The Flood Plains
Day Six has been one of the highlights of the trip.
I topped up with water at Wilcannia, and bought enough food for three days, not expecting much at Emmdale. I was also aware I might need to camp overnight between Emmdale and Cobar, given the wind and road conditions so far.
Across the street everything is secured behind bars and mesh, but the church is open and glorious. Wilcannia at its peak was the second busiest port in Australia!
The Darling is flowing an “almost banker.” Apparently the flood peak will not be for another week or two, and widespread flooding is expected.
The old bridge had a central span which could be raised to allow paddle steamers through. This photo is looking south through the old bridge.
The enormity of our country’s weather is apparent from the Darling Flood plain. It extends 6 kilometres out to the east. When I climbed the sand ridge at its end, I found I was then on the Talywalka Creek flood plain. This extended a further 7 kilometres. Whereas the Darling Flood plain was dry, The Talywalka flood plain is water logged.
Every so often along the highway there are discreet signs to the Telstra cable inspection points out off the road. On the flood plains these are built up into 12 foot high bunkers. Several of them are isolated by hundreds of metres of water. This photo is taken from 500 metres away, so it is easy to underestimate the size of these things. They are built for serious flooding!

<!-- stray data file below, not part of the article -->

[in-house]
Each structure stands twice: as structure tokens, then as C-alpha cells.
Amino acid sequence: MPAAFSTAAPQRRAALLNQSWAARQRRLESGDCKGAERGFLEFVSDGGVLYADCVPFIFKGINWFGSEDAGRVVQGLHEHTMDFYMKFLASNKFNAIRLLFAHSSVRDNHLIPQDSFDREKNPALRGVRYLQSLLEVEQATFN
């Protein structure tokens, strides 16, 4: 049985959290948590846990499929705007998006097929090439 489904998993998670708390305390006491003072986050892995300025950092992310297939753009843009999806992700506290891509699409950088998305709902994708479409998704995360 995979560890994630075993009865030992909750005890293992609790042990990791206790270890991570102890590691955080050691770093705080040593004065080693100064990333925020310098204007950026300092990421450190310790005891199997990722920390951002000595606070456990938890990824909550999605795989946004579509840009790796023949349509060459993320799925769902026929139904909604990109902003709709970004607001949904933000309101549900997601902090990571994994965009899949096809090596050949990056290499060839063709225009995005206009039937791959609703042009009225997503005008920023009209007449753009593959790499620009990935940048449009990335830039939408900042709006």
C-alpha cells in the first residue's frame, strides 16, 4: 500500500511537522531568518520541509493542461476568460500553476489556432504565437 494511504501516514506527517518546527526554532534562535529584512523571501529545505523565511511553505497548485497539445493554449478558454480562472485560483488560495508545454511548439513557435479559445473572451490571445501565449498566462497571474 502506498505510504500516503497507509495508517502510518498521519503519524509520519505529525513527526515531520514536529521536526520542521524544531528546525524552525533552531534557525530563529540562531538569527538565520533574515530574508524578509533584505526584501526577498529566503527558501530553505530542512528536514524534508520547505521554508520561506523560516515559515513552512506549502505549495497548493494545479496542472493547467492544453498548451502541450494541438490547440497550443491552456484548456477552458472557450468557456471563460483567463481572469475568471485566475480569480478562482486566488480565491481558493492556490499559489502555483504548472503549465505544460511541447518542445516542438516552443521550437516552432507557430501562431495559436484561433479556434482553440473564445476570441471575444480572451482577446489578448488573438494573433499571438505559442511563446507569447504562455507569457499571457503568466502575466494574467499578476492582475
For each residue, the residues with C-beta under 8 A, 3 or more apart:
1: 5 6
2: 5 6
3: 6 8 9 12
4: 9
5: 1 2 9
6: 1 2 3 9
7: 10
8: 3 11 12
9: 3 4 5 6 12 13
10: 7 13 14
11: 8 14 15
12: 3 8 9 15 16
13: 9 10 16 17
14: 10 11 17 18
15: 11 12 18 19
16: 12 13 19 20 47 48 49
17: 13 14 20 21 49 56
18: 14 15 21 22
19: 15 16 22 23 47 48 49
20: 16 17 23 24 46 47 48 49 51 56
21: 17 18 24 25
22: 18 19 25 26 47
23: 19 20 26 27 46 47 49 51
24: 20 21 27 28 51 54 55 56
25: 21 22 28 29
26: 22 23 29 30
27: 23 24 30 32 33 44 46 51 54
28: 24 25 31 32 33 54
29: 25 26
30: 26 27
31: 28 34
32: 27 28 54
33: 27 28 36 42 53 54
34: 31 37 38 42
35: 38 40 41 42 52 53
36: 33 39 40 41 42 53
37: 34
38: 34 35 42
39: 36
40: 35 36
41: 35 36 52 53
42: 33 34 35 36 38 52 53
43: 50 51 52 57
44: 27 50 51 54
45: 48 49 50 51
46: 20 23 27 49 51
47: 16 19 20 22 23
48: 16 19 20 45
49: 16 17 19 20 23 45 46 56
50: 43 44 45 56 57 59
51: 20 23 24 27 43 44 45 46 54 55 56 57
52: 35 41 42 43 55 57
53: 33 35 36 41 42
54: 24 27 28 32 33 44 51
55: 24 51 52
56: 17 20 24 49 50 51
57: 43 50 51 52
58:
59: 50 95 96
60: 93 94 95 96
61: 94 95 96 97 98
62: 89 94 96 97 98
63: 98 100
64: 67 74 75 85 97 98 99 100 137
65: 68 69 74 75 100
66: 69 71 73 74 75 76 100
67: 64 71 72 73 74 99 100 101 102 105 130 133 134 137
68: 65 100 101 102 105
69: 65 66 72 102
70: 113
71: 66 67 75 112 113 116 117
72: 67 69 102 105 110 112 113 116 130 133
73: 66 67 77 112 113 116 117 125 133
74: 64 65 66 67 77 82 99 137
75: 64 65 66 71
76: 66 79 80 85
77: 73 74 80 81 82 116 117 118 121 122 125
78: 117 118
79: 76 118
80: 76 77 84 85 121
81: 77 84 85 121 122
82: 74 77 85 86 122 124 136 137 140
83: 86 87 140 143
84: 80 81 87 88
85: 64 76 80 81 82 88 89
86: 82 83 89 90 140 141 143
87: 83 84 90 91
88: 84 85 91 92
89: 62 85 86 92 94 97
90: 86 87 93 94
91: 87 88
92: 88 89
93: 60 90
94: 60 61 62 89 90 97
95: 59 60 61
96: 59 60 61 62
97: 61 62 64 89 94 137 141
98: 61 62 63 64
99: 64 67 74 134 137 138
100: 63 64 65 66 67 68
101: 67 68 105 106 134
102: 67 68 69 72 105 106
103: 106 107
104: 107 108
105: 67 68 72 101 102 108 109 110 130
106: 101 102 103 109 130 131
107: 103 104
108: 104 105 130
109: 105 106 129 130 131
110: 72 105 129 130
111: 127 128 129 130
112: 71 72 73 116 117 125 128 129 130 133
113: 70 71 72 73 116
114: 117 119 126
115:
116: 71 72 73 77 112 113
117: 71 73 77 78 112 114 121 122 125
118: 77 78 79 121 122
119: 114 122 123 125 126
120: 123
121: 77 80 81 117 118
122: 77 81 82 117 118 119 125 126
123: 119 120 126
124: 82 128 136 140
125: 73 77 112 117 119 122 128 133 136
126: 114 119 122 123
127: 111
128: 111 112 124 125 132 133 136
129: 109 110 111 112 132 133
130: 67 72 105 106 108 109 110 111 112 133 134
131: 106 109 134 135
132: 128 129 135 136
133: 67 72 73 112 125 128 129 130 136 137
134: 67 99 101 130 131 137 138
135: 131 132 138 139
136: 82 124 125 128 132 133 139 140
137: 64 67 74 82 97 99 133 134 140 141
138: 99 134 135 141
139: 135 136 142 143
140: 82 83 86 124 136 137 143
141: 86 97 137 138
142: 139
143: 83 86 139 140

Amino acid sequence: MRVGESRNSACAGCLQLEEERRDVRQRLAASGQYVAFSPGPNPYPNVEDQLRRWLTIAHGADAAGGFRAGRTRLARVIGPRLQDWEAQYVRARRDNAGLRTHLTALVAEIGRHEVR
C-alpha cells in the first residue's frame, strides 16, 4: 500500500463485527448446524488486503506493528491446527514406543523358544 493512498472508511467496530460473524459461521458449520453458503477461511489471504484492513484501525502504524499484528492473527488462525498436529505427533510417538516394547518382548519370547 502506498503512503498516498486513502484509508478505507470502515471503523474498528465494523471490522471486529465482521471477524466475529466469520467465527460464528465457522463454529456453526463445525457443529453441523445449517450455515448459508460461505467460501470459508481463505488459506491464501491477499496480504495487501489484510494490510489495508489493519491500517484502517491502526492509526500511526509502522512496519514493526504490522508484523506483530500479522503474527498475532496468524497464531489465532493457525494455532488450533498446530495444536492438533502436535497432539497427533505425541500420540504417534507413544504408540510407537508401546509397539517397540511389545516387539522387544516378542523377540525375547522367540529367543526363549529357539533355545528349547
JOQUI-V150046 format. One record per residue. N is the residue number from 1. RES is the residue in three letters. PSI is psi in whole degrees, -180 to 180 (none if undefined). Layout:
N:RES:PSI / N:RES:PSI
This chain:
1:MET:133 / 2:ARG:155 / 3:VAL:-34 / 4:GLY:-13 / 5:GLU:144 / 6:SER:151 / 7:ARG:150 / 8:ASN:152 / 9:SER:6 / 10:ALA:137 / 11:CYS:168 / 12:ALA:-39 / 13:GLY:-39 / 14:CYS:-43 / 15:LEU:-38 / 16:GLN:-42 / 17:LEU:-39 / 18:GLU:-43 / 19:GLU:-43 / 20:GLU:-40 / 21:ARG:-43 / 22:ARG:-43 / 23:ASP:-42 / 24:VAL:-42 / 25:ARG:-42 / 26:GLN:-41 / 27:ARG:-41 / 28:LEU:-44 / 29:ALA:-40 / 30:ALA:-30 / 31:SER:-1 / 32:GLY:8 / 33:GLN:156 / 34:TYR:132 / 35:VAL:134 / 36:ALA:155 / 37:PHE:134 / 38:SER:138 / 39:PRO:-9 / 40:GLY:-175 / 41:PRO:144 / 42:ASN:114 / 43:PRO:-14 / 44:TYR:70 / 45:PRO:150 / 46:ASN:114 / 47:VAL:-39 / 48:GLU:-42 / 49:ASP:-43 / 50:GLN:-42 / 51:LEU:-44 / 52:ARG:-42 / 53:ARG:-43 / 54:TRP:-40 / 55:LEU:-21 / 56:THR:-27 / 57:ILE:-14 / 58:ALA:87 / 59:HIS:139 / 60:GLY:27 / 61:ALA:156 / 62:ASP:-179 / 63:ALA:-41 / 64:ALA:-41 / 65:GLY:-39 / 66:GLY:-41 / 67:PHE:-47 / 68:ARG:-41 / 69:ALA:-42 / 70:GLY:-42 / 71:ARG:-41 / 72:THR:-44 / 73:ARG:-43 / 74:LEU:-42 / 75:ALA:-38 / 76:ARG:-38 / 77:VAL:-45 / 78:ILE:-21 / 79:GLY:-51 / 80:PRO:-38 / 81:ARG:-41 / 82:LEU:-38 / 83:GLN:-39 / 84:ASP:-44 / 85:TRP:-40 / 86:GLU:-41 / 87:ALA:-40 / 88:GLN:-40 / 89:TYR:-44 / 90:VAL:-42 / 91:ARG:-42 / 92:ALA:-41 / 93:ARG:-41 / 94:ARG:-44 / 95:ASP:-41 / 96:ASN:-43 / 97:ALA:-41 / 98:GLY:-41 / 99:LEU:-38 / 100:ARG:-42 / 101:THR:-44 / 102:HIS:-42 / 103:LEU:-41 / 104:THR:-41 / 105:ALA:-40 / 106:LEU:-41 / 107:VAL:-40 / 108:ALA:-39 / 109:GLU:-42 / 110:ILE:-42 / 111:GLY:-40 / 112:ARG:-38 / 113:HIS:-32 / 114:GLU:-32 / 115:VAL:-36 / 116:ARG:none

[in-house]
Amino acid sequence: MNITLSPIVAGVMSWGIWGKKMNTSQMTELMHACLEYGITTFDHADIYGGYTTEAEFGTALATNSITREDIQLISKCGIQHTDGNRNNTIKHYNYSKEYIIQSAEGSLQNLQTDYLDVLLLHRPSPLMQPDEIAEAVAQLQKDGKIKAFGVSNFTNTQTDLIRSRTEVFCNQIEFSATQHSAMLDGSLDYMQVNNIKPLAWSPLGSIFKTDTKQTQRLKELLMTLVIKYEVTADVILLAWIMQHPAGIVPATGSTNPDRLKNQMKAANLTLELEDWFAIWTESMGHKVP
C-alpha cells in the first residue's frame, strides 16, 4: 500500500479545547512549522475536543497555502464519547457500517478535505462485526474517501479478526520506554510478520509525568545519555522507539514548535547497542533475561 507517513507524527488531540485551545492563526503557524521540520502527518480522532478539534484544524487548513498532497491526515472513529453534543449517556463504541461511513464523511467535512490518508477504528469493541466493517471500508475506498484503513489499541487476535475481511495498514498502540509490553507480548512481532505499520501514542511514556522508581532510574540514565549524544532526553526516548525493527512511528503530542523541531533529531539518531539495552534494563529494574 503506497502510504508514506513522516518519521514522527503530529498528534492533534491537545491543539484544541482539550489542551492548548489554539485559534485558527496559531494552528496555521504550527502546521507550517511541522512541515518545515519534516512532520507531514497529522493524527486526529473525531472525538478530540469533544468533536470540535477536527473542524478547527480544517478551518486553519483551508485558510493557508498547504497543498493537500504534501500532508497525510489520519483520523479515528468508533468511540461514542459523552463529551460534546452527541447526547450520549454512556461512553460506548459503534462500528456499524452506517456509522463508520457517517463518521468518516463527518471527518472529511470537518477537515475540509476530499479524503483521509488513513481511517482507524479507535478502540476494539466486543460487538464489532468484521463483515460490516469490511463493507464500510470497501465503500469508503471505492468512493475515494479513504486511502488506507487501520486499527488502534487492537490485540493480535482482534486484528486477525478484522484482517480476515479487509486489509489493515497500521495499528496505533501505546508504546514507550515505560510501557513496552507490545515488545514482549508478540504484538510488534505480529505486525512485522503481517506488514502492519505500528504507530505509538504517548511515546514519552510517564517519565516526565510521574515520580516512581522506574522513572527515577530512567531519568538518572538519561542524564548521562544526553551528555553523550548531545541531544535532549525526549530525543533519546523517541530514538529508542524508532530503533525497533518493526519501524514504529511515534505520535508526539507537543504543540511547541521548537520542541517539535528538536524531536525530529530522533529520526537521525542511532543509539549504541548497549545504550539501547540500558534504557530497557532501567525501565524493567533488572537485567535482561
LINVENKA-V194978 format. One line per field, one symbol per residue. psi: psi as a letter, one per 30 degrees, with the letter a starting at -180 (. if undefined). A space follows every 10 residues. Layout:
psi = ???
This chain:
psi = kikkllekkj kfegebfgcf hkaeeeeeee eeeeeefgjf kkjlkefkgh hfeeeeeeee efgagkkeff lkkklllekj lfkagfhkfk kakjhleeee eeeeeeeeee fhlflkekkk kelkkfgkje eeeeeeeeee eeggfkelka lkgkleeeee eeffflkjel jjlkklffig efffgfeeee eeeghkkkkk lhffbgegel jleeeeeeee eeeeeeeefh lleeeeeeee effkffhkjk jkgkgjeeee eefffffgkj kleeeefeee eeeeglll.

The place is alive with bird life. There are the little black water hens we see on the Torrens, half running, half flying at speed across the water surfaces. The native ducks from down our way are here, only much larger. There are large black ducks with white wings, which I’ve not seen before. Pick of the lot are the magnificent long necked and long billed water birds which have almost a three foot wing span. They fly like a graceful Concorde with a custom paint job.
The main channel of Talywalka Creek is flowing fast and deep. It seemed as big as the Darling proper; I’m guessing it’s an anabranch of the Darling.
It currently seems a much bigger flow than the Darling proper. I tried to track bubles and foam and estimated a flow of 3-4 km per hour. In the next photo the River Red Gums, which have a fair trunk before branching, give an indication of just how deep this is!
I "loitered at length" along the flood plain, as did a number of motorists. It was an uplifting experience. The planet will survive desipte us!
The road begins a slow climb up into the McCulloch Range from the river flats. Like all the ranges, these were full of goats. The nannies were fat and healthy, often with twins. Life is obviously very good this year.
At 5.30 I finally arrived at Emmdale.Share